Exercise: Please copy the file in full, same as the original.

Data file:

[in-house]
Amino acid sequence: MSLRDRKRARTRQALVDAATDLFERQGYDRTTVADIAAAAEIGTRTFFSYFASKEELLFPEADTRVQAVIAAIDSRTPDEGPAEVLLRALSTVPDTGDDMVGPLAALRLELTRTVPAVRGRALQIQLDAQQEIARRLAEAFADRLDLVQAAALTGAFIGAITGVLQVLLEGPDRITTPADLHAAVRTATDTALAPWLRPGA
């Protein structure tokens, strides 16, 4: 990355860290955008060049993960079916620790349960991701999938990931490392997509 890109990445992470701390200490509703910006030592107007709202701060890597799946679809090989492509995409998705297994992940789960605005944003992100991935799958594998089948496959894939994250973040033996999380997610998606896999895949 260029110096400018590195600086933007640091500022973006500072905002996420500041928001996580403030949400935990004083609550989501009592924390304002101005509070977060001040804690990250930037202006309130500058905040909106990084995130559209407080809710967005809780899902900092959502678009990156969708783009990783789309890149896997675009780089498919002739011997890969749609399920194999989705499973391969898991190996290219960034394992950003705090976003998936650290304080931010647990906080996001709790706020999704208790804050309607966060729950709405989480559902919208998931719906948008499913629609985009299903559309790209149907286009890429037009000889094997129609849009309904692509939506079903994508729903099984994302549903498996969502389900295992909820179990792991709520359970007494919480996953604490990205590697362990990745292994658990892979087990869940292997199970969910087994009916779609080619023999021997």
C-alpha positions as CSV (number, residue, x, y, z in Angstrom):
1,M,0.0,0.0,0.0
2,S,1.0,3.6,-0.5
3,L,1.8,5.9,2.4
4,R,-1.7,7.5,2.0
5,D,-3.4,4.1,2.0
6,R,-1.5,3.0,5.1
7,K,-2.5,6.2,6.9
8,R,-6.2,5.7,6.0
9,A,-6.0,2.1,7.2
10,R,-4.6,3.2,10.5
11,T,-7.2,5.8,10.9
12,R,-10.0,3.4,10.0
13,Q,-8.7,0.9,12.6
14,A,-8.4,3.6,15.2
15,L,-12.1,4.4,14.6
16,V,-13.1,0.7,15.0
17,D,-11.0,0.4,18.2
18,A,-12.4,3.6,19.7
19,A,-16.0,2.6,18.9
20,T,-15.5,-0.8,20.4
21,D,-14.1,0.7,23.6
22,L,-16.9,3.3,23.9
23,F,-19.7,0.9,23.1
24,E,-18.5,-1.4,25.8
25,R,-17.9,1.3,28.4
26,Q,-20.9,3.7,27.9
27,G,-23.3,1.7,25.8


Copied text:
[in-house]
Amino acid sequence: MSLRDRKRARTRQALVDAATDLFERQGYDRTTVADIAAAAEIGTRTFFSYFASKEELLFPEADTRVQAVIAAIDSRTPDEGPAEVLLRALSTVPDTGDDMVGPLAALRLELTRTVPAVRGRALQIQLDAQQEIARRLAEAFADRLDLVQAAALTGAFIGAITGVLQVLLEGPDRITTPADLHAAVRTATDTALAPWLRPGA
């Protein structure tokens, strides 16, 4: 990355860290955008060049993960079916620790349960991701999938990931490392997509 890109990445992470701390200490509703910006030592107007709202701060890597799946679809090989492509995409998705297994992940789960605005944003992100991935799958594998089948496959894939994250973040033996999380997610998606896999895949 260029110096400018590195600086933007640091500022973006500072905002996420500041928001996580403030949400935990004083609550989501009592924390304002101005509070977060001040804690990250930037202006309130500058905040909106990084995130559209407080809710967005809780899902900092959502678009990156969708783009990783789309890149896997675009780089498919002739011997890969749609399920194999989705499973391969898991190996290219960034394992950003705090976003998936650290304080931010647990906080996001709790706020999704208790804050309607966060729950709405989480559902919208998931719906948008499913629609985009299903559309790209149907286009890429037009000889094997129609849009309904692509939506079903994508729903099984994302549903498996969502389900295992909820179990792991709520359970007494919480996953604490990205590697362990990745292994658990892979087990869940292997199970969910087994009916779609080619023999021997």
C-alpha positions as CSV (number, residue, x, y, z in Angstrom):
1,M,0.0,0.0,0.0
2,S,1.0,3.6,-0.5
3,L,1.8,5.9,2.4
4,R,-1.7,7.5,2.0
5,D,-3.4,4.1,2.0
6,R,-1.5,3.0,5.1
7,K,-2.5,6.2,6.9
8,R,-6.2,5.7,6.0
9,A,-6.0,2.1,7.2
10,R,-4.6,3.2,10.5
11,T,-7.2,5.8,10.9
12,R,-10.0,3.4,10.0
13,Q,-8.7,0.9,12.6
14,A,-8.4,3.6,15.2
15,L,-12.1,4.4,14.6
16,V,-13.1,0.7,15.0
17,D,-11.0,0.4,18.2
18,A,-12.4,3.6,19.7
19,A,-16.0,2.6,18.9
20,T,-15.5,-0.8,20.4
21,D,-14.1,0.7,23.6
22,L,-16.9,3.3,23.9
23,F,-19.7,0.9,23.1
24,E,-18.5,-1.4,25.8
25,R,-17.9,1.3,28.4
26,Q,-20.9,3.7,27.9
27,G,-23.3,1.7,25.8